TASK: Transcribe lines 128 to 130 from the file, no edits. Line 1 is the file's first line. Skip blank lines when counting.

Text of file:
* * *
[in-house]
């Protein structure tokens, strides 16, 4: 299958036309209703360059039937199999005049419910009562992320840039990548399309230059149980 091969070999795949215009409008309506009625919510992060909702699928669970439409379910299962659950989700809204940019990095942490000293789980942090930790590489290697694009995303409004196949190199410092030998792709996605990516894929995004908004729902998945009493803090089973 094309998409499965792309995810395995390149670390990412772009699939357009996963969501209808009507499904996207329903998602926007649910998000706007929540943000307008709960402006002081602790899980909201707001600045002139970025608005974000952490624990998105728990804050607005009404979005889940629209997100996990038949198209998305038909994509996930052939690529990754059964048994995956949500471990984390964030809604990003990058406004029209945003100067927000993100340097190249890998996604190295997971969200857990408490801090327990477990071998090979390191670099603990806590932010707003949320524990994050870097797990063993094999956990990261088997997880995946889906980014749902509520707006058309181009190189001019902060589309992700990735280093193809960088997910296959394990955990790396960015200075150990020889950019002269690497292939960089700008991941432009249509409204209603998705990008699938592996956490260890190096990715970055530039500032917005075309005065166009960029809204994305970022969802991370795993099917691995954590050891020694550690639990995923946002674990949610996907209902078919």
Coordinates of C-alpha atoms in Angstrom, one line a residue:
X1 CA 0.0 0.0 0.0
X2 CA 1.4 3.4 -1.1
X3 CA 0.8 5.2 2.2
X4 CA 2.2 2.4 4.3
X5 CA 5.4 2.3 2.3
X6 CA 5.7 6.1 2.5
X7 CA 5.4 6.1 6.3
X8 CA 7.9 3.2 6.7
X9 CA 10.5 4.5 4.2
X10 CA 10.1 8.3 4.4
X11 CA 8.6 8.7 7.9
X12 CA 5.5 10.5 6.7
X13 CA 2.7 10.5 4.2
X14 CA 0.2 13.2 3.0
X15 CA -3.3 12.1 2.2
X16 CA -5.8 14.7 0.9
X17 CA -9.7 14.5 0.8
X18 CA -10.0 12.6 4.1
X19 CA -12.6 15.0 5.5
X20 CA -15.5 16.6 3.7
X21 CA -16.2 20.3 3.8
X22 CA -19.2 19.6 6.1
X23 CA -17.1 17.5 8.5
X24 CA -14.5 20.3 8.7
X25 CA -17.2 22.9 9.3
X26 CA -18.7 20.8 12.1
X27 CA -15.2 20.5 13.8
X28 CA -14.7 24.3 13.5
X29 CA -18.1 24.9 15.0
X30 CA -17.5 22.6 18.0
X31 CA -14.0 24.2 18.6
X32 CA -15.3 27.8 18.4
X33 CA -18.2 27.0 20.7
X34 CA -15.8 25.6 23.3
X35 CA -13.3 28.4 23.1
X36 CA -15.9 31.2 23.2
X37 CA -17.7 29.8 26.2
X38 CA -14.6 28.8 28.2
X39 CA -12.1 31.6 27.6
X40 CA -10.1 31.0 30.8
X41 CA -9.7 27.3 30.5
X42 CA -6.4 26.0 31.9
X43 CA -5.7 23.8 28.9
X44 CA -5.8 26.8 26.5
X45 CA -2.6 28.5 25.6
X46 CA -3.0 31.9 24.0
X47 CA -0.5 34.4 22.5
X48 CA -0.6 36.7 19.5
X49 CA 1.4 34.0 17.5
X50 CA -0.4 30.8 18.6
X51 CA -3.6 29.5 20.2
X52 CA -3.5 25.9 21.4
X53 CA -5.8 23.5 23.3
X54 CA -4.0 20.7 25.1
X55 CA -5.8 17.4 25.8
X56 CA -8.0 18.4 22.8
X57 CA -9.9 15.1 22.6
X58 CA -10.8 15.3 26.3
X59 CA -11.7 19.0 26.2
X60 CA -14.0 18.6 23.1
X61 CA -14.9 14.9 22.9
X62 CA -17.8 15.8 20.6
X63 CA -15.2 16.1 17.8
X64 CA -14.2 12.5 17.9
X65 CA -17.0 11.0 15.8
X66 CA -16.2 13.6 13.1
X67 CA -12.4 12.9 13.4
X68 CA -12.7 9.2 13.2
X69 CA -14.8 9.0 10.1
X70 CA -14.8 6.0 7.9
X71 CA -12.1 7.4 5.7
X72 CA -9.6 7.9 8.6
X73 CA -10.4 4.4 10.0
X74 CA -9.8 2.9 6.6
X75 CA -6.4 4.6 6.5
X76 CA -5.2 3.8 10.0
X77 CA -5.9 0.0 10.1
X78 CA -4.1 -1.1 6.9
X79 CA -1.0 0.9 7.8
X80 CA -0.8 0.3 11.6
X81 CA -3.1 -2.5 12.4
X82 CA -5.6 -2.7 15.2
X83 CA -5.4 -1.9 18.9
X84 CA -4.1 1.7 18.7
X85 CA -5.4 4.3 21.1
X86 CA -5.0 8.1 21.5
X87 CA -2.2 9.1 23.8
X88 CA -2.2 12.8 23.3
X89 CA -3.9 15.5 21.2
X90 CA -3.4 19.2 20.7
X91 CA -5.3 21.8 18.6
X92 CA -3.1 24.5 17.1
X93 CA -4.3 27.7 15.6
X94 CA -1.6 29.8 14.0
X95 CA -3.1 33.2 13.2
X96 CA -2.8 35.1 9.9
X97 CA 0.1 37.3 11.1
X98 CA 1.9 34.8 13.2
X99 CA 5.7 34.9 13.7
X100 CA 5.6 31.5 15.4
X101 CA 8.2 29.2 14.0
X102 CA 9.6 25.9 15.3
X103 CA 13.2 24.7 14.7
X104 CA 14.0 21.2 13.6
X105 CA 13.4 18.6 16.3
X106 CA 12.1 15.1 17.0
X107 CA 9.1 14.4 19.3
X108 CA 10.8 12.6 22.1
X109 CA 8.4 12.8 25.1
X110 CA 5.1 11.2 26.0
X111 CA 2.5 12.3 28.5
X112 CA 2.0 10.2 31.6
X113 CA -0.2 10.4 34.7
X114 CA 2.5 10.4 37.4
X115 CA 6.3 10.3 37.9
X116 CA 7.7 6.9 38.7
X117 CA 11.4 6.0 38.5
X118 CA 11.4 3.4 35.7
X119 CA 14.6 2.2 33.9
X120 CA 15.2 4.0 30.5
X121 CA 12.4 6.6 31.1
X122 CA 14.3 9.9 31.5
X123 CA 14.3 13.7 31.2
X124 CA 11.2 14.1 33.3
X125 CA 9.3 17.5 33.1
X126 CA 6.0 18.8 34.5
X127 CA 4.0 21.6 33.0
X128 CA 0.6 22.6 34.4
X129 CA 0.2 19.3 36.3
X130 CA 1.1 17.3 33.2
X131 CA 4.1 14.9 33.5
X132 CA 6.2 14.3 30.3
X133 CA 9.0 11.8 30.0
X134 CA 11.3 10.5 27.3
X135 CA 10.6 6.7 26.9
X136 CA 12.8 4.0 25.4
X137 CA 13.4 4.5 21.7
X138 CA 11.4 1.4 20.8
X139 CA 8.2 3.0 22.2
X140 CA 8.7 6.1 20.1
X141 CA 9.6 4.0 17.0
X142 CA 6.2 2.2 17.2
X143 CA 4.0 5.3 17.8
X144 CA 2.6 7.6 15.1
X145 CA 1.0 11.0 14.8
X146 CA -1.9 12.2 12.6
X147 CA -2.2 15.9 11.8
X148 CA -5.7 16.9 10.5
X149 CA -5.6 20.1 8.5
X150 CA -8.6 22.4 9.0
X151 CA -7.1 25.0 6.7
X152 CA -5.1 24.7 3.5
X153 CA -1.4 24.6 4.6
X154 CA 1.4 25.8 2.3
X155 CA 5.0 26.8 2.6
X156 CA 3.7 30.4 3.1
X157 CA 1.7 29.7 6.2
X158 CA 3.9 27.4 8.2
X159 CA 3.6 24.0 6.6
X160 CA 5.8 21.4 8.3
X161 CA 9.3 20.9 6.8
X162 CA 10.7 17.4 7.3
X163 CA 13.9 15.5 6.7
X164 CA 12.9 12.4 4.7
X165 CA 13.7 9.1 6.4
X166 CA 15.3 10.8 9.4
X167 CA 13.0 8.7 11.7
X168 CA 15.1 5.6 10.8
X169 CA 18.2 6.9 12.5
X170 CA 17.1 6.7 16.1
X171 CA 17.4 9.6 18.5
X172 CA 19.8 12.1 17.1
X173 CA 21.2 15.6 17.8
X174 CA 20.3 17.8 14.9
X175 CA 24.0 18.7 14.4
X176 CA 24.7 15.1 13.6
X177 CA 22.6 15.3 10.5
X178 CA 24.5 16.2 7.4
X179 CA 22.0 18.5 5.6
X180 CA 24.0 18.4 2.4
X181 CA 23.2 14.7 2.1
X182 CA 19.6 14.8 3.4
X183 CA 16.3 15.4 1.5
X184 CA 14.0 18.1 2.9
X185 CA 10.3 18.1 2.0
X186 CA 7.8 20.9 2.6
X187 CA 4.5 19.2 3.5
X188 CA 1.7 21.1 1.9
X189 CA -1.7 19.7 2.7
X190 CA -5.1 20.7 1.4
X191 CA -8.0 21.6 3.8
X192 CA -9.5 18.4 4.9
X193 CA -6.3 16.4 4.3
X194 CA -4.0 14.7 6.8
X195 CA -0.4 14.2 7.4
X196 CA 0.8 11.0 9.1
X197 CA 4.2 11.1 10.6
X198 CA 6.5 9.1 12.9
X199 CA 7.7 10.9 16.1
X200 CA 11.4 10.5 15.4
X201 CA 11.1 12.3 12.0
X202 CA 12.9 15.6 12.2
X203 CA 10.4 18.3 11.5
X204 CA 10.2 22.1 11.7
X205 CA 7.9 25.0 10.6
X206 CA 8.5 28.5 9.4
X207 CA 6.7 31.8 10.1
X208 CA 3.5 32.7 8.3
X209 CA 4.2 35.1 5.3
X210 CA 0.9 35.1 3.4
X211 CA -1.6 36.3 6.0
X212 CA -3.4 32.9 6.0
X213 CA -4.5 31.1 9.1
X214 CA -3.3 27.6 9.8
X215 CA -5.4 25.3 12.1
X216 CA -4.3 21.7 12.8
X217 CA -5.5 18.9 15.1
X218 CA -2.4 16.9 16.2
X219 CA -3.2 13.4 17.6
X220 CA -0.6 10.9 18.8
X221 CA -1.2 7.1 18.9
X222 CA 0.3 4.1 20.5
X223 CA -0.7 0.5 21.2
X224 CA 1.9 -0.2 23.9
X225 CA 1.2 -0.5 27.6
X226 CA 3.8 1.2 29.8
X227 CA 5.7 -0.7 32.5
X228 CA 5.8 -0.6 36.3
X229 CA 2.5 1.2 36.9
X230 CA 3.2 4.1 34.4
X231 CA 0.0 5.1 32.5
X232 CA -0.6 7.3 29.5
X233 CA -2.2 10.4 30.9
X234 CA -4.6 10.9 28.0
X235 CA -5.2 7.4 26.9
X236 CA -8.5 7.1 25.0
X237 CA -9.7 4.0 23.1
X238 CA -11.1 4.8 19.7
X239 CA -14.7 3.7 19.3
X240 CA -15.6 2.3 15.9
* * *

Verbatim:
X125 CA 9.3 17.5 33.1
X126 CA 6.0 18.8 34.5
X127 CA 4.0 21.6 33.0